Two months ago with a plate of sushi between us, two of my favorite writer friends and I gathered for our monthly dinner. The tradition started as a workshop group. We’d gather with a glass of wine and snacks to share insights about our writing journies and critique each other’s work. It had now evolved into monthly dinners.
This night, I was late and K and K were in the midst of discussing something passionate, when I finally slid into the booth. I heard the last words which were something about Tetris. Immediately images of the long hours spent playing Tetris on the computer in middle school came to mind. After we shared our excitements and grievances about life and writing, we ordered and began to deconstruct my life. I shared that I was trying to get into a routine of working out, but couldn’t seem to get into one; some weeks I do it regularly, while others I can’t get off the couch. It’s very all of nothing, I declared. Both their eyes lit up and one gave the other a knowing glance and smiled. I stopped mid sentence and said, “what?”
That is when my dear friend known as Miz Yank online gave me her brilliant theory on what has helped her become successful as a writer even with a full time job. She called it Tetris Time Management. It works like this: if you have 10 minutes to do something, then just do it. Don’t think about doing, don’t sit around analyzing the meaning of doing it, just do it. She also jokingly said it’s because at the core of me I don’t mind being messy. We joked about why full ass something when you could half ass it. For example, if I have ten minutes to do the dishes and don’t finish all of them, I leave the rest for the next time. You fit little pieces of time together to complete the tasks you want/need to for each day. Therefore, making it like the game of Tetris. If ever there was an aha moment, this was it. Years of therapy couldn’t get me to see this concretely. Everyone has given me the advice to stop being all of nothing and I never could quite clearly see what it could be like if I didn’t spend the week before grades were due frantically grading everything I see. I will say that in search of a normal life as a teacher, I did learn Tetris Time Management most of the time on my own. My sole motivation was that I didn’t want to stay at work slaving over my job and burning myself out further. However, I still hadn’t gotten to that place with my household chores.
That is until this year. Every summer, I’d get into a routine of housework and cooking sure that this year I’d found the perfect formula to continue throughout the school year. But eventually, the habits would fade and I’d go back to coming home to a vicariously balancing pile of dishes that reminded me of a game of Jenga or a mound of laundry that rivaled the 8 foot tall snow mounds from Boston winters. It frustrated me that I couldn’t, even as an adult, maintain a clean house.
After the dinner with K and K, I drove home stewing in this idea of Tetris Time Management. I wondered if I could actually become a follower. I desperately wanted to, but years of evidence proved that it could end with the same result as the ones prior. Still, I began by experimenting with one chore also know as my most dreaded chore–dishes. Every time there is a sink full of dishes the hardest part for me is getting started. I spend so much time dreading finishing the whole pile. Thus delaying the inevitable and worse– making the pile taller. So one day soon after that dinner, I tried it for the first time. I set the kitchen timer for fifteen minutes and said to myself when the timer goes off, no matter how many dishes are left, I’ll stop. This did two things for me. 1. It gave me a finite amount of time to do the chore that I hated. 2. It allowed me the freedom to be imperfect, yet productive. So I began. At first, I glanced at the clock several times wondering if I would actually finish. As the days passed, I realized most dishes can be washed in fifteen minutes or less. Once I saw success with the dishes, I tried it with my second dreaded chore–folding laundry. I was surprised to find that in fifteen minutes I could accomplish quite a bit.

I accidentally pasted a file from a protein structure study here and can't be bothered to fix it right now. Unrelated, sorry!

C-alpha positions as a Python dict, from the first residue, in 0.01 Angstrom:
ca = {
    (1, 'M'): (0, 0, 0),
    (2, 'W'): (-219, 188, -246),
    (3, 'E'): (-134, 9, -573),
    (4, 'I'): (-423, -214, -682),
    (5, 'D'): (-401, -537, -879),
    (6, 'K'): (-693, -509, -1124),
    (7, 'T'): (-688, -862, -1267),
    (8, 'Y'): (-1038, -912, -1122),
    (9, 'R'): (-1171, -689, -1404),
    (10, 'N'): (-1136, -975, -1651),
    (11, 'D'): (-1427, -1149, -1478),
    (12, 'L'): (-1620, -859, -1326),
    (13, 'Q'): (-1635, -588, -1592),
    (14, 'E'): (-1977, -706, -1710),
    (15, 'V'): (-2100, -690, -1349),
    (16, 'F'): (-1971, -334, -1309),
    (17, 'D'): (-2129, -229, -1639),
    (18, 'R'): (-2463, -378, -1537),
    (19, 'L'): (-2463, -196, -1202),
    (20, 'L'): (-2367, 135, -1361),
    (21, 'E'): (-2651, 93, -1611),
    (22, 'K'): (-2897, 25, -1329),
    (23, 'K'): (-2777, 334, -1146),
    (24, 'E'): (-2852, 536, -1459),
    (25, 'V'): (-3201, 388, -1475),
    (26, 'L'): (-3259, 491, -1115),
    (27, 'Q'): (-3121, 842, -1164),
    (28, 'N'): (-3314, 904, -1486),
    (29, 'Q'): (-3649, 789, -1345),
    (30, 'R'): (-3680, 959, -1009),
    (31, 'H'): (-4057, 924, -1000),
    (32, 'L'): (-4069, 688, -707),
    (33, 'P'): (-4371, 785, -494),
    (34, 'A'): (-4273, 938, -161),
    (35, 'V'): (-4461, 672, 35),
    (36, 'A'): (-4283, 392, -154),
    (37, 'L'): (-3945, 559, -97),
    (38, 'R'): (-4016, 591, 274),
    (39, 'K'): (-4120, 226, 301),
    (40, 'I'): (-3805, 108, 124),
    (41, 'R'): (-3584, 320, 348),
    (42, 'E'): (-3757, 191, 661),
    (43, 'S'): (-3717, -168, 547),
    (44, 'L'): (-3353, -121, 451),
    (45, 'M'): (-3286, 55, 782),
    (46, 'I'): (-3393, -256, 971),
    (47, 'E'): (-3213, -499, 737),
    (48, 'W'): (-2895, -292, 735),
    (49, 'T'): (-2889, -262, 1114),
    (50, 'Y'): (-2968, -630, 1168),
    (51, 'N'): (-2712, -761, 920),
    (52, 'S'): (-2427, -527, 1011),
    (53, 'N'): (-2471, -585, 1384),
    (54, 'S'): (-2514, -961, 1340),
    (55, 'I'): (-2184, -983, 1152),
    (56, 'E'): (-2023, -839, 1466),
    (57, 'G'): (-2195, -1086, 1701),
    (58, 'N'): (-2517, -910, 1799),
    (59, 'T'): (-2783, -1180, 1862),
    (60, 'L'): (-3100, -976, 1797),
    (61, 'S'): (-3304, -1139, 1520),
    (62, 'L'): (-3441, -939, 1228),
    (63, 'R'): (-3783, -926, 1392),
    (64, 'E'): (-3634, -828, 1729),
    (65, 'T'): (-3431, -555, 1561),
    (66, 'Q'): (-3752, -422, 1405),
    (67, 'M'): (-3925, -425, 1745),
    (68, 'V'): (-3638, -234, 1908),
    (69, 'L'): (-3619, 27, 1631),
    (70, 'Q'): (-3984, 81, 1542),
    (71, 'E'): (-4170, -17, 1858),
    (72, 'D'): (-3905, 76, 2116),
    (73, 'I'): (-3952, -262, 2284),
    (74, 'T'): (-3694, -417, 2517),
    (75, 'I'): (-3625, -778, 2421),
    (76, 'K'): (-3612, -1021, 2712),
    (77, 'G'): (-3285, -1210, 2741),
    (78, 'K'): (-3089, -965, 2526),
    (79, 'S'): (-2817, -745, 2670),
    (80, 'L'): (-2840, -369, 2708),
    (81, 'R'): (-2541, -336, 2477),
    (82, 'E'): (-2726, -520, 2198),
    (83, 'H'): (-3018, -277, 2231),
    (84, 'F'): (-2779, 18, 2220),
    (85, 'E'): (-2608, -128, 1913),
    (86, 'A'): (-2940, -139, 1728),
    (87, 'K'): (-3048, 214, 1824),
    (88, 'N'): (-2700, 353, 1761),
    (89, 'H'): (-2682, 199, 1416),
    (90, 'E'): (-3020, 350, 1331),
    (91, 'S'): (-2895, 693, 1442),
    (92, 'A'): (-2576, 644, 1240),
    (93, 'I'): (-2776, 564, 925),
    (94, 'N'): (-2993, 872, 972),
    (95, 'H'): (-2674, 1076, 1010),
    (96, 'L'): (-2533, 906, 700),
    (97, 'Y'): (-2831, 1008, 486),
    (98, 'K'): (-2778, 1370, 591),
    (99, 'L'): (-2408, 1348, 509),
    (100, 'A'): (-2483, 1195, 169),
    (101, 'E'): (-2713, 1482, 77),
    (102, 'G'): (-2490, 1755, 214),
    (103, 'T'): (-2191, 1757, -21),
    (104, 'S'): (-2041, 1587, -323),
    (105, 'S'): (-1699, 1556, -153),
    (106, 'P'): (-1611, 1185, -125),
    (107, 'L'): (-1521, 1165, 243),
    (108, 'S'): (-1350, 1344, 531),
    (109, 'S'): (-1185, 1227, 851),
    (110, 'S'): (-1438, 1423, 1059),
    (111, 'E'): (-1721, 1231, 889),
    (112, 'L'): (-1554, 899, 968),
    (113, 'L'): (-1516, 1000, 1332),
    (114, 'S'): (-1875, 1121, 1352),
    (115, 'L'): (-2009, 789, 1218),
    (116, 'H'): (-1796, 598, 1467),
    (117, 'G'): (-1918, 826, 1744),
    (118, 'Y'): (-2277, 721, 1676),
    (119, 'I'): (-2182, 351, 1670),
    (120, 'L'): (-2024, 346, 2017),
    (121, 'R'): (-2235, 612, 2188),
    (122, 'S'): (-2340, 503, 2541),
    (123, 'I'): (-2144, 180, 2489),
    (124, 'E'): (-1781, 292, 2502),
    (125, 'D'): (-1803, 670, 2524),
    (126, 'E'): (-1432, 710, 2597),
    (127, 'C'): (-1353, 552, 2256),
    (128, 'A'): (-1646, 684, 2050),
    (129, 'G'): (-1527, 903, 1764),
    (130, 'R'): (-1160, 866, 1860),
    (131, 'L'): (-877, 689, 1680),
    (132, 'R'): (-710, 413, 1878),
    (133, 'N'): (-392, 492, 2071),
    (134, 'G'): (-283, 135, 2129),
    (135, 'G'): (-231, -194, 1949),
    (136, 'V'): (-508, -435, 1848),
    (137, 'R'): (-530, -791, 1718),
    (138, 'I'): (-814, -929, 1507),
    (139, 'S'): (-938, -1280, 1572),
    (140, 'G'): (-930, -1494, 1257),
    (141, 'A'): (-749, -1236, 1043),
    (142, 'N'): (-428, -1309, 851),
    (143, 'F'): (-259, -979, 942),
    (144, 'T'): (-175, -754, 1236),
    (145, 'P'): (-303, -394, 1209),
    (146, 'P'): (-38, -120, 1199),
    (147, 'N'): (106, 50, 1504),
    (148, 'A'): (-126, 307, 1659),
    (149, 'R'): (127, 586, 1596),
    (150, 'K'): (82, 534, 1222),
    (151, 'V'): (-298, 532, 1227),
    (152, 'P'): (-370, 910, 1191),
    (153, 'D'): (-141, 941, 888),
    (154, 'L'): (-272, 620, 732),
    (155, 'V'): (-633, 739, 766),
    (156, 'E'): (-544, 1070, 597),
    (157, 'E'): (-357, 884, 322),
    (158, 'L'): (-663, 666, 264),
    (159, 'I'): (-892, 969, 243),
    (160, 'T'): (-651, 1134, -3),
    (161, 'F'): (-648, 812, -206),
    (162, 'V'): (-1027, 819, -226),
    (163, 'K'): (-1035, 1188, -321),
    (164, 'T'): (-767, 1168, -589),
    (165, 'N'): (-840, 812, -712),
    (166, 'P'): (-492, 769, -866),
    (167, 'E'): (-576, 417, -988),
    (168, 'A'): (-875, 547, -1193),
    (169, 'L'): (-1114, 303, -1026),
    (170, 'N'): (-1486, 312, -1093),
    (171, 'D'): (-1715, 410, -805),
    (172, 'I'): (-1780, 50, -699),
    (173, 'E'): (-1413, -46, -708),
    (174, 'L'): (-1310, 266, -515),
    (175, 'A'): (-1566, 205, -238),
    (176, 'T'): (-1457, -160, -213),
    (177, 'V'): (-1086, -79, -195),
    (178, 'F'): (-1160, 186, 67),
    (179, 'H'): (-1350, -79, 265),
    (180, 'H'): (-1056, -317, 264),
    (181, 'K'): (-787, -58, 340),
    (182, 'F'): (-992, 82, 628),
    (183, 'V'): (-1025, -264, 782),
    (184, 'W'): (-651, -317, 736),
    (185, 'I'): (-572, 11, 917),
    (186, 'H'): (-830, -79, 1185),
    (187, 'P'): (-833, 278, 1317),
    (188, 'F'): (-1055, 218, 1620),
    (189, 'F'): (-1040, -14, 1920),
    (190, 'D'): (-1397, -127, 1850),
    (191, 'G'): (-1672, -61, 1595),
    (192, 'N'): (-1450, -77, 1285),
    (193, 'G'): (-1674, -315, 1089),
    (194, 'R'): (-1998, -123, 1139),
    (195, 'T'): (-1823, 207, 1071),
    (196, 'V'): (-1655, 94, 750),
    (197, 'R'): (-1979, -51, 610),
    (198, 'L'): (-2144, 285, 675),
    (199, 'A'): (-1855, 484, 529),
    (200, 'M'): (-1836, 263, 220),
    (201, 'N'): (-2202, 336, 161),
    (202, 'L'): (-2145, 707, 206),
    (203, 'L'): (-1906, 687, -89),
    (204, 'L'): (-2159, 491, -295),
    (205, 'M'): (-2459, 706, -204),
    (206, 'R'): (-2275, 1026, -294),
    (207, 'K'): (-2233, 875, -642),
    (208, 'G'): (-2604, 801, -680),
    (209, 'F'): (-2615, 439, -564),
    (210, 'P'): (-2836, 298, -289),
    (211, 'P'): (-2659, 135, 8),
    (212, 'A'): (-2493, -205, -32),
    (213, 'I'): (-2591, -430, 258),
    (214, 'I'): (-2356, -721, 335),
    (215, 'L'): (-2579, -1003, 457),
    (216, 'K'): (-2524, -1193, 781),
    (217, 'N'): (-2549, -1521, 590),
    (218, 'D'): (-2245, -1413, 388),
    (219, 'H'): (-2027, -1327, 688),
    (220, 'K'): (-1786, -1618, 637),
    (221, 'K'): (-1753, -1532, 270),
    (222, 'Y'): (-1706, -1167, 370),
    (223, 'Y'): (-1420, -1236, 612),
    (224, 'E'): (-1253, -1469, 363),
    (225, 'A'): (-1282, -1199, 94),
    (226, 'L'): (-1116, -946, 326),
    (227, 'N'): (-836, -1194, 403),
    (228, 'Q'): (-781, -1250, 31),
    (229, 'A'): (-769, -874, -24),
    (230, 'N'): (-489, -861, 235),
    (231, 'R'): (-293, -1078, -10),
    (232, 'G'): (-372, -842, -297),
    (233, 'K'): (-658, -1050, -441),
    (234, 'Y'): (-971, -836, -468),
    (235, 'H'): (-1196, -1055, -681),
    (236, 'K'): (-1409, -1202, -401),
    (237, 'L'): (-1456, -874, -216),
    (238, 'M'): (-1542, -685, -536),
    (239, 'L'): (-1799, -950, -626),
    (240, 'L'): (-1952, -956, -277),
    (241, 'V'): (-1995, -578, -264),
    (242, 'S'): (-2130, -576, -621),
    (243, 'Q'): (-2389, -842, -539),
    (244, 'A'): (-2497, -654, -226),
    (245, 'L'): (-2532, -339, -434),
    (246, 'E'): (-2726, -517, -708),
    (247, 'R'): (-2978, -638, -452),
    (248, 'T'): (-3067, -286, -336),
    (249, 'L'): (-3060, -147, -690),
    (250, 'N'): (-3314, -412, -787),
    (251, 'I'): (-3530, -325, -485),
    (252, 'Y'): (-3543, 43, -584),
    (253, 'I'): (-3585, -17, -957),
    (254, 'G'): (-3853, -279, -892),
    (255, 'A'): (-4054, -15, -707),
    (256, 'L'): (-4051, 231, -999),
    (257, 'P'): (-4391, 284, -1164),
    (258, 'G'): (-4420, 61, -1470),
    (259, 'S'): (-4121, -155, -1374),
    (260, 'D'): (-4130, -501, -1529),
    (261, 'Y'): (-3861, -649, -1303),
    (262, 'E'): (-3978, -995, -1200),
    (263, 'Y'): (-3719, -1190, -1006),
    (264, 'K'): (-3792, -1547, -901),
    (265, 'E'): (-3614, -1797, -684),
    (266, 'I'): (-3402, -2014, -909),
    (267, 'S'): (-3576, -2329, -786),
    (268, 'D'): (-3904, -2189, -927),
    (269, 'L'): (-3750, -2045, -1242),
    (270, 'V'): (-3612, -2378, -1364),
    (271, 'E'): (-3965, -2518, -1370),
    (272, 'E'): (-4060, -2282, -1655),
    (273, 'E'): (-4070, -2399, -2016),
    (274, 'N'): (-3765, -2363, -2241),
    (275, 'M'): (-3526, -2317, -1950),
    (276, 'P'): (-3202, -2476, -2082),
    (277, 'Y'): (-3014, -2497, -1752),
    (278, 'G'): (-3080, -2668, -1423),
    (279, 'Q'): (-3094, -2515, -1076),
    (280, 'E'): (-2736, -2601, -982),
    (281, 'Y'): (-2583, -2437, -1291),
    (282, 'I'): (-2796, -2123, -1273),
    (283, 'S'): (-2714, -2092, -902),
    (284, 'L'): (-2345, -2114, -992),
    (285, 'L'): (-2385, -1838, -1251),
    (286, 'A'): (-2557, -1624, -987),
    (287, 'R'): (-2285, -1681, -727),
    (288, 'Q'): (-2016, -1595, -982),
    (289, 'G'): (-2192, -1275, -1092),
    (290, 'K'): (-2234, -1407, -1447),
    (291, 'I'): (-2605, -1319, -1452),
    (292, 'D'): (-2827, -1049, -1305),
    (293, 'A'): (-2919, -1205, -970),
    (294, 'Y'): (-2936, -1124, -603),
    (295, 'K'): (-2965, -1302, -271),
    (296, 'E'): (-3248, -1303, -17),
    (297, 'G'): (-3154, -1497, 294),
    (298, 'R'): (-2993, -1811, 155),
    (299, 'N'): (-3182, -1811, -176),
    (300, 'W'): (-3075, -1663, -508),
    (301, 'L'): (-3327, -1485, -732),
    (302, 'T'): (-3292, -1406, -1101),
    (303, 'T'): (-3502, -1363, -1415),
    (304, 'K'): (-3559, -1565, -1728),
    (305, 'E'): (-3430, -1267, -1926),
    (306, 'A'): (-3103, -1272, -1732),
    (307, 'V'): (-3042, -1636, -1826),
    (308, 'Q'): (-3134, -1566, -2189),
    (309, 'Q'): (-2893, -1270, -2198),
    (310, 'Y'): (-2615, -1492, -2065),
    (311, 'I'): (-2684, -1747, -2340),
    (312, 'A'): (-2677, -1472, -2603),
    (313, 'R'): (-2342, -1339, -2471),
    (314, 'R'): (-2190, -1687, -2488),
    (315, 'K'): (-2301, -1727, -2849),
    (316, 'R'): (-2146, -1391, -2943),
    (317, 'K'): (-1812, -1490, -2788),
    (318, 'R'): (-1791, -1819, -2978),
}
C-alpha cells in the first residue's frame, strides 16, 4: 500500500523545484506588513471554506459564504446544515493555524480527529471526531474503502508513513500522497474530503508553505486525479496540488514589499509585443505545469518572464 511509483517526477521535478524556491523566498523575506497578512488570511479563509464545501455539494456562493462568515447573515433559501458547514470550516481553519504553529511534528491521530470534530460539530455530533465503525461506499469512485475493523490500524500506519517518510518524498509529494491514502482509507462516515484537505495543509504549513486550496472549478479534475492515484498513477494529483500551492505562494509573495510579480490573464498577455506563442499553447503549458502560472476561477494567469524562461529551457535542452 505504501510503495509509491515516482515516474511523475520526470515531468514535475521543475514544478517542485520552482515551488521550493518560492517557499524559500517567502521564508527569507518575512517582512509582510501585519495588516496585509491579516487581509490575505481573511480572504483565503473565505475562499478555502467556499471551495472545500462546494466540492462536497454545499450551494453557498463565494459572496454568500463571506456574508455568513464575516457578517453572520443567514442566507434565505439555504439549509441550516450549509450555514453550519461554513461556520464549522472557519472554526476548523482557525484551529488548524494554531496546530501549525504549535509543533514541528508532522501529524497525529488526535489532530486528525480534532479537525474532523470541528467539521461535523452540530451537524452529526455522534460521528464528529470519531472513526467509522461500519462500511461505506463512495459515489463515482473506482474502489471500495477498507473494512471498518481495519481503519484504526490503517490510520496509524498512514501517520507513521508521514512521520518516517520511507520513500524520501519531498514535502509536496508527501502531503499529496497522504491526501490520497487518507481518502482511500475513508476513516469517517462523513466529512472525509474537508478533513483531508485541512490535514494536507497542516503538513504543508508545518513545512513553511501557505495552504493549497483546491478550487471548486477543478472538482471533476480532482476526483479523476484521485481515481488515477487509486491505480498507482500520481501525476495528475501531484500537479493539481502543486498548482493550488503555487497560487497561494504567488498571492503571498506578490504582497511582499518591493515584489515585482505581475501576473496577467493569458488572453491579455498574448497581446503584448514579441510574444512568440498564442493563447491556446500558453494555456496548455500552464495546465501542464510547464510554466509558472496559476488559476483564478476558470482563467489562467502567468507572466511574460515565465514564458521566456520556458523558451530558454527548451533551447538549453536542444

As I write about this idea, it feels small and like common sense. Maybe it is for others, but when you have spent most of your life chasing perfection. The spotless kitchen. The neatly folded laundry that magically floats into the drawers and closets. The shoes that always make it back to their original shelf. The six-pack abs. The muscular biceps. The ballerina legs. When you spent most of your life chasing such things, leaving three dishes in the sink when your fifteen minutes is up so that you can rest or write or go for a walk can feel like a miracle.
I also noticed that this fifteen minute rule started bleeding into other areas of my life. Especially exercise. I was a dancer in my twenties and went to classes regularly and didn’t need to do much else to keep a body that was semi-fit. Then I started teaching and gained weight gradually with ease. This happened mostly because I had this idea in my head that I needed one-two hours to workout at a time in order to keep a semi-fit body. Don’t get me wrong, this is definitely a priority and important, but I’m beginning to value my fifteen minute Pilates breaks while watching evening television or a quick 30 minute dance improve session late afternoon. It doesn’t have to be one-two hours or nothing. It can be a little of both. To my all or nothing thinkers out there, as 2016 rounds the corner and you begin to think about the changes you may want to make in your life, I say try the Tetris 15! You’ll see that it works miracles. I can’t guarantee that your house will be spotless. I can’t guarantee that your body will transform into a dancer’s bod. But! I can tell you that you will feel way more productive and accomplished, if you do.